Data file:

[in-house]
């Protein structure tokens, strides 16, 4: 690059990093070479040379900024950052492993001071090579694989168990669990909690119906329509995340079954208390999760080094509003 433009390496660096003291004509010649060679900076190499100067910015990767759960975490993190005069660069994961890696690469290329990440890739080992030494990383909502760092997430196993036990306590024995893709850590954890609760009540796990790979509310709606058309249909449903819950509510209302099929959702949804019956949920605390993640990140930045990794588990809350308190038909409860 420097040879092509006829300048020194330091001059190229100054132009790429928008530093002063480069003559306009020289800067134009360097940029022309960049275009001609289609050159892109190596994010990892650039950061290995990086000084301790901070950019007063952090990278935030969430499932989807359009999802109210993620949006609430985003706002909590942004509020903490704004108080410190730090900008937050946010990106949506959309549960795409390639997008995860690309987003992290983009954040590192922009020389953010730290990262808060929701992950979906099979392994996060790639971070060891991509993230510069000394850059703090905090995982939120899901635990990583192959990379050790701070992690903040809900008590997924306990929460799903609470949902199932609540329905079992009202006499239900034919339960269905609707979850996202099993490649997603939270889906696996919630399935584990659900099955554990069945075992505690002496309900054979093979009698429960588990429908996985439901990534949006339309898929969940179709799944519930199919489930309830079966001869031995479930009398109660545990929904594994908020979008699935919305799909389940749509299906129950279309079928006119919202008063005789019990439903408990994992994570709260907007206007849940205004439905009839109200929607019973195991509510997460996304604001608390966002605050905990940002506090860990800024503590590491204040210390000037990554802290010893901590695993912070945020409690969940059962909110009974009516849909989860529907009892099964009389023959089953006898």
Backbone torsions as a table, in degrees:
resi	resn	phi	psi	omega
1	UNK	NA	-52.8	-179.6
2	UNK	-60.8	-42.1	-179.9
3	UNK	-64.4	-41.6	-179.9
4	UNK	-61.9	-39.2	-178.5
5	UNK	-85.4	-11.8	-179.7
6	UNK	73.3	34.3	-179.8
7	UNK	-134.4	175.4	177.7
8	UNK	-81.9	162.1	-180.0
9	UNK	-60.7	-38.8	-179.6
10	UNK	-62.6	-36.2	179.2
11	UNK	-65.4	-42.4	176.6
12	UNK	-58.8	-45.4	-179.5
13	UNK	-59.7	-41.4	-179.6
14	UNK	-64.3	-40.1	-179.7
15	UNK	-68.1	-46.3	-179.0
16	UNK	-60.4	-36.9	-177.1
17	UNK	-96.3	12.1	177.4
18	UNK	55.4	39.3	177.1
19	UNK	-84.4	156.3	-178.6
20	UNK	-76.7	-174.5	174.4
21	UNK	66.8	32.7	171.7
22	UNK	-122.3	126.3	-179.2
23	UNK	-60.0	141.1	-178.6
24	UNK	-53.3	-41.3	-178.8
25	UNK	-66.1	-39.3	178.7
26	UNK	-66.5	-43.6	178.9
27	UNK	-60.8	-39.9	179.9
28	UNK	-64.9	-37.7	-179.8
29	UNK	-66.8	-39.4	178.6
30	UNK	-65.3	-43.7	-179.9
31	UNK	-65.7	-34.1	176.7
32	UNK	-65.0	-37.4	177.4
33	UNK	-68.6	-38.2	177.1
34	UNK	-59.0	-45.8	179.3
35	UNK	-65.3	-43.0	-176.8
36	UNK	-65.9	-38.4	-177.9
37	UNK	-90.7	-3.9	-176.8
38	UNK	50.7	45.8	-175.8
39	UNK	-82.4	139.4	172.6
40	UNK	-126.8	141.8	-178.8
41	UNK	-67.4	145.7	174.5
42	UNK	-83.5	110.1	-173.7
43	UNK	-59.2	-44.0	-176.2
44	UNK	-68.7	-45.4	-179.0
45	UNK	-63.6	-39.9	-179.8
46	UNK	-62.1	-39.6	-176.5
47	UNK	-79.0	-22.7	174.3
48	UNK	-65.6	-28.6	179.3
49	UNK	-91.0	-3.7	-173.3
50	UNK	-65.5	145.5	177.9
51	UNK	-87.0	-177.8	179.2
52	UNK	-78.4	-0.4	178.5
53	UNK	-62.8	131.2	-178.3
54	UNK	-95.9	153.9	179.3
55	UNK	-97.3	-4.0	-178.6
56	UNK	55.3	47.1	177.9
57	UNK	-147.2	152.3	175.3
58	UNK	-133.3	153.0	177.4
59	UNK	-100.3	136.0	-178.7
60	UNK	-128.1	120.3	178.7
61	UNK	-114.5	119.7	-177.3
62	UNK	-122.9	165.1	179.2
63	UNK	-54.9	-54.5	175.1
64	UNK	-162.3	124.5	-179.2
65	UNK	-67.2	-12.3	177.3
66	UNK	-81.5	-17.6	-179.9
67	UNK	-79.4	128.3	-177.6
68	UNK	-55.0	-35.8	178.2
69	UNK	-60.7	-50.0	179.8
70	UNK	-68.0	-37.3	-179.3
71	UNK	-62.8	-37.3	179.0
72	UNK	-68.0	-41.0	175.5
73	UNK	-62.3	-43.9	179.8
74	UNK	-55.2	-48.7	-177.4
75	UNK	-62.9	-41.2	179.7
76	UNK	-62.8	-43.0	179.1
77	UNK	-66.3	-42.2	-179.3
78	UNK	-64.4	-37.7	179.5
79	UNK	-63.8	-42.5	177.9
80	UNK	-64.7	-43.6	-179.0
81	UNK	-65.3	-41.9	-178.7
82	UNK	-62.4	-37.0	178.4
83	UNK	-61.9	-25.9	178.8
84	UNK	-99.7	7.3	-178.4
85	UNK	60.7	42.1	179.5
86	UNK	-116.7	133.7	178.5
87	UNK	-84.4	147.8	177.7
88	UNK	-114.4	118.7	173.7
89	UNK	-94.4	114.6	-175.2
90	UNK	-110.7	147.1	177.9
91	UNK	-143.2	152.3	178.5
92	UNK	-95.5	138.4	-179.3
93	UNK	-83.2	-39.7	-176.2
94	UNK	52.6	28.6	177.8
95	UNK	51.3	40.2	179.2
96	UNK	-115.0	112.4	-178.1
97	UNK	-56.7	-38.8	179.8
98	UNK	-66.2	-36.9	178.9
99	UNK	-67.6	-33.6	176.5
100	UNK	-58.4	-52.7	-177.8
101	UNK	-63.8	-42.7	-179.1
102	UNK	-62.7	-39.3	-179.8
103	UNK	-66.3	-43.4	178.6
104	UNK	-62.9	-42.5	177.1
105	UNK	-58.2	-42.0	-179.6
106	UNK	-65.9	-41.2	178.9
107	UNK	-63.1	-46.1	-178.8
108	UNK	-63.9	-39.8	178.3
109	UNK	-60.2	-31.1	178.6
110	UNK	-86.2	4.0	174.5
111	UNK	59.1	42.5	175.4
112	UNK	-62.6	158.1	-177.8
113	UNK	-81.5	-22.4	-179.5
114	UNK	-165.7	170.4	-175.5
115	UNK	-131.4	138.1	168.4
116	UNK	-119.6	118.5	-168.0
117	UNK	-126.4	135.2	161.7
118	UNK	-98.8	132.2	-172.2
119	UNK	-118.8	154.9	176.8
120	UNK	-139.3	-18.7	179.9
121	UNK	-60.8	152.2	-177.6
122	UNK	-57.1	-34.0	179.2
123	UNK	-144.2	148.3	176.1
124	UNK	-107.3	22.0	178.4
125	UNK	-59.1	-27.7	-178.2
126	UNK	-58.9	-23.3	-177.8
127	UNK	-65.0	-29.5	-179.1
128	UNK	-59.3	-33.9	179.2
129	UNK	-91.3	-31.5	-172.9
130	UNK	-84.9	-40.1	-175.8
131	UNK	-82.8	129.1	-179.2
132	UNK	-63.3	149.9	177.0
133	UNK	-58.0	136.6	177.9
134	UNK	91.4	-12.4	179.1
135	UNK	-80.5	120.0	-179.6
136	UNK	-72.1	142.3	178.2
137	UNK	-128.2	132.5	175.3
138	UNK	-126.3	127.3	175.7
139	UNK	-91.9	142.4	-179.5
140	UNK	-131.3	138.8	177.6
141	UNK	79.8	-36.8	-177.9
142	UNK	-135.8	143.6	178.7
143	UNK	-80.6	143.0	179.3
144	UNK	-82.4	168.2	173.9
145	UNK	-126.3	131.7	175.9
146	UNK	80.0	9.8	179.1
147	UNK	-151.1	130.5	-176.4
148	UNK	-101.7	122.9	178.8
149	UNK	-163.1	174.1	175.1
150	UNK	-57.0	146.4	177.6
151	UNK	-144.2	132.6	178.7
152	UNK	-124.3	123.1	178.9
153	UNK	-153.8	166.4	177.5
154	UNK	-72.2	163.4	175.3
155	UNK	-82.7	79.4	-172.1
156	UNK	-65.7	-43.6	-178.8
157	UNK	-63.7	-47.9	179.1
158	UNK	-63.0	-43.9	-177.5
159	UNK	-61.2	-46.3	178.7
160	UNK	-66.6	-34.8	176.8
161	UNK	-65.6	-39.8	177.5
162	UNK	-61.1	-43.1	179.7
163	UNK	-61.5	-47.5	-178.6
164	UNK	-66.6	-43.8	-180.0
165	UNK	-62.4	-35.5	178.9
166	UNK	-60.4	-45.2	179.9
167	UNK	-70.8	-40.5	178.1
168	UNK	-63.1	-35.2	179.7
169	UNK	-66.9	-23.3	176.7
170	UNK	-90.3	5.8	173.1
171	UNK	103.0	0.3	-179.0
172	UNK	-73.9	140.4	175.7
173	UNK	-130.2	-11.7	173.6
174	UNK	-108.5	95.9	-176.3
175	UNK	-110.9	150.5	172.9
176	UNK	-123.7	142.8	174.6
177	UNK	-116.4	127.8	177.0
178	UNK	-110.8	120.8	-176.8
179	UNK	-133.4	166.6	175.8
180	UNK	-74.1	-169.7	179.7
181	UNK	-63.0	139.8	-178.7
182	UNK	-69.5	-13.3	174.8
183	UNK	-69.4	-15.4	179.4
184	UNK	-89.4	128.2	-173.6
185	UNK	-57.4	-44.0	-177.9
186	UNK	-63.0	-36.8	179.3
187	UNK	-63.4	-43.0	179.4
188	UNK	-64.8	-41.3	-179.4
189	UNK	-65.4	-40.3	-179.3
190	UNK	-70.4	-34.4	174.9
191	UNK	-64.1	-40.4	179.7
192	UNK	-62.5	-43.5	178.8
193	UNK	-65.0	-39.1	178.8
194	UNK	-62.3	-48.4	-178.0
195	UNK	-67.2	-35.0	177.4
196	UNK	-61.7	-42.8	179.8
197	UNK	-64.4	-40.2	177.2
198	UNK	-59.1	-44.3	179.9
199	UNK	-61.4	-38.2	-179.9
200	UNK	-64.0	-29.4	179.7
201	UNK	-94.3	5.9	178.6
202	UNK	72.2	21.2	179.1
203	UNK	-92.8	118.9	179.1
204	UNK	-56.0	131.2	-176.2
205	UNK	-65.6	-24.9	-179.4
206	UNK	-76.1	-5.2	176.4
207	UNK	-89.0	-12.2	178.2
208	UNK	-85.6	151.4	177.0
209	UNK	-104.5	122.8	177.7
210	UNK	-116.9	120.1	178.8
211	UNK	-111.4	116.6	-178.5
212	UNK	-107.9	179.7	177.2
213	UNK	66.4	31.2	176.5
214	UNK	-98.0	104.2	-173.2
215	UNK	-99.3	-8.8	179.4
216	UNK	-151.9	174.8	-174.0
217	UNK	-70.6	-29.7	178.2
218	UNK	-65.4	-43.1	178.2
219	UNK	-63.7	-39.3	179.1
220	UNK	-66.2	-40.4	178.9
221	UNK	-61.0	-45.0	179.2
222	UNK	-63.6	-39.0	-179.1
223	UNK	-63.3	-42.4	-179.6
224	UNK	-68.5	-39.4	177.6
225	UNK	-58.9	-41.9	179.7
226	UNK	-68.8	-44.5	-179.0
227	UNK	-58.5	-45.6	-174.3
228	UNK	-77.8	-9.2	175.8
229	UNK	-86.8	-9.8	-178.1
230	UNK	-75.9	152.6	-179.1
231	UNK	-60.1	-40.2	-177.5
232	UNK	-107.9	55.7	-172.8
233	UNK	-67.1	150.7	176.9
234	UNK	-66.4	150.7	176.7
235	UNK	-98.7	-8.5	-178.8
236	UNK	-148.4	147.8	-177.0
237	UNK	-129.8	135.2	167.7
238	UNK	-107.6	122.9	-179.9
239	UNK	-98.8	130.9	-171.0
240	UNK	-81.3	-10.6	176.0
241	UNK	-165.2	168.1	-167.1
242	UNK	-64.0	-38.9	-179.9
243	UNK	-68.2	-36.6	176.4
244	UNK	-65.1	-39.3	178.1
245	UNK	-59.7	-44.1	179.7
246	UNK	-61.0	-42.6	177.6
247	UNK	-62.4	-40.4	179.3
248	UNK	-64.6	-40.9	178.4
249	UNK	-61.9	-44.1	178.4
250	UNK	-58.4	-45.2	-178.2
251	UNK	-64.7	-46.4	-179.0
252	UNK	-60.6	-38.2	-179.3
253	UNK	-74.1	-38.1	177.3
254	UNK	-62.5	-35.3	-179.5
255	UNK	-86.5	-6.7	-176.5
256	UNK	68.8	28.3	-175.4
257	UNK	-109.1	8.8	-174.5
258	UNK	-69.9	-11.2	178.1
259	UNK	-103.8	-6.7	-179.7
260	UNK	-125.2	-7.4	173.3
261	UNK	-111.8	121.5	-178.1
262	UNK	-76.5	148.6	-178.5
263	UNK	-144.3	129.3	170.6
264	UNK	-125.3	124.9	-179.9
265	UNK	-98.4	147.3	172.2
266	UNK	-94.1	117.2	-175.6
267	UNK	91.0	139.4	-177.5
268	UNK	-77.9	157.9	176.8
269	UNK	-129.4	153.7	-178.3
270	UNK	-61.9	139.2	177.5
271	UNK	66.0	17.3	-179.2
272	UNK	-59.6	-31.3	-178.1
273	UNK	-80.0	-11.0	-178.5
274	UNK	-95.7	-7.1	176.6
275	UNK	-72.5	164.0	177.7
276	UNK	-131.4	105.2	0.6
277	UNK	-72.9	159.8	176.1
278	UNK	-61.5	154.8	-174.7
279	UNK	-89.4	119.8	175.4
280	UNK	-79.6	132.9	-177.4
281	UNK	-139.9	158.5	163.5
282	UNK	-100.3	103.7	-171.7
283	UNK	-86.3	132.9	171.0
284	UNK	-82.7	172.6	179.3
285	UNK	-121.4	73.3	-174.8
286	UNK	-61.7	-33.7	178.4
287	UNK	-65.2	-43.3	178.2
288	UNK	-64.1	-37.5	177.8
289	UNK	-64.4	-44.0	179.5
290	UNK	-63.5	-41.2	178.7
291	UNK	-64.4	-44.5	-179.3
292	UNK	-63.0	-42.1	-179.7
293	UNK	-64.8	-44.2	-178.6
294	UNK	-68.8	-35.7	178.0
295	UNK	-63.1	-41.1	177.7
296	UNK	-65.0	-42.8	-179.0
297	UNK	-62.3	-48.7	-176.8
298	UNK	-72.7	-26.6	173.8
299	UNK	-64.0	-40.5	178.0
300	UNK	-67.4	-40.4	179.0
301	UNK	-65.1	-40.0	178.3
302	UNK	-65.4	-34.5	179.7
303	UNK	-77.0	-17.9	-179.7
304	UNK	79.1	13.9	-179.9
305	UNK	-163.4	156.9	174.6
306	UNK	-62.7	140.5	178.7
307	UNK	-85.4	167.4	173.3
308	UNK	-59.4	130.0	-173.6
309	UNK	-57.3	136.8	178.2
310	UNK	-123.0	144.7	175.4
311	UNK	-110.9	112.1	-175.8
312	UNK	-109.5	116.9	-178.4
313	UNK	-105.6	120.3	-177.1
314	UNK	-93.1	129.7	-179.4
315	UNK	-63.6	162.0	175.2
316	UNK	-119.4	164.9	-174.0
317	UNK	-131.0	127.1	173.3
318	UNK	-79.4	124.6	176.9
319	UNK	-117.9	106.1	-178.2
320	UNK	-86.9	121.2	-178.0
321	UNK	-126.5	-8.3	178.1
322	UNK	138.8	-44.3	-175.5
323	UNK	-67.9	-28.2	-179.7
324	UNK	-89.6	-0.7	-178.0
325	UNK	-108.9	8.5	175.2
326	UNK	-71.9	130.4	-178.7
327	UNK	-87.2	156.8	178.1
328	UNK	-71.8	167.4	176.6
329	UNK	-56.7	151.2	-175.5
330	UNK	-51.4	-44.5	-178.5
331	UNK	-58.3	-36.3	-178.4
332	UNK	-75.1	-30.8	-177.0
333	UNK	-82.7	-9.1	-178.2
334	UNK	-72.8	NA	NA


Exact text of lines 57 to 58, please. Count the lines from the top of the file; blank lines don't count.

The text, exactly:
53	UNK	-62.8	131.2	-178.3
54	UNK	-95.9	153.9	179.3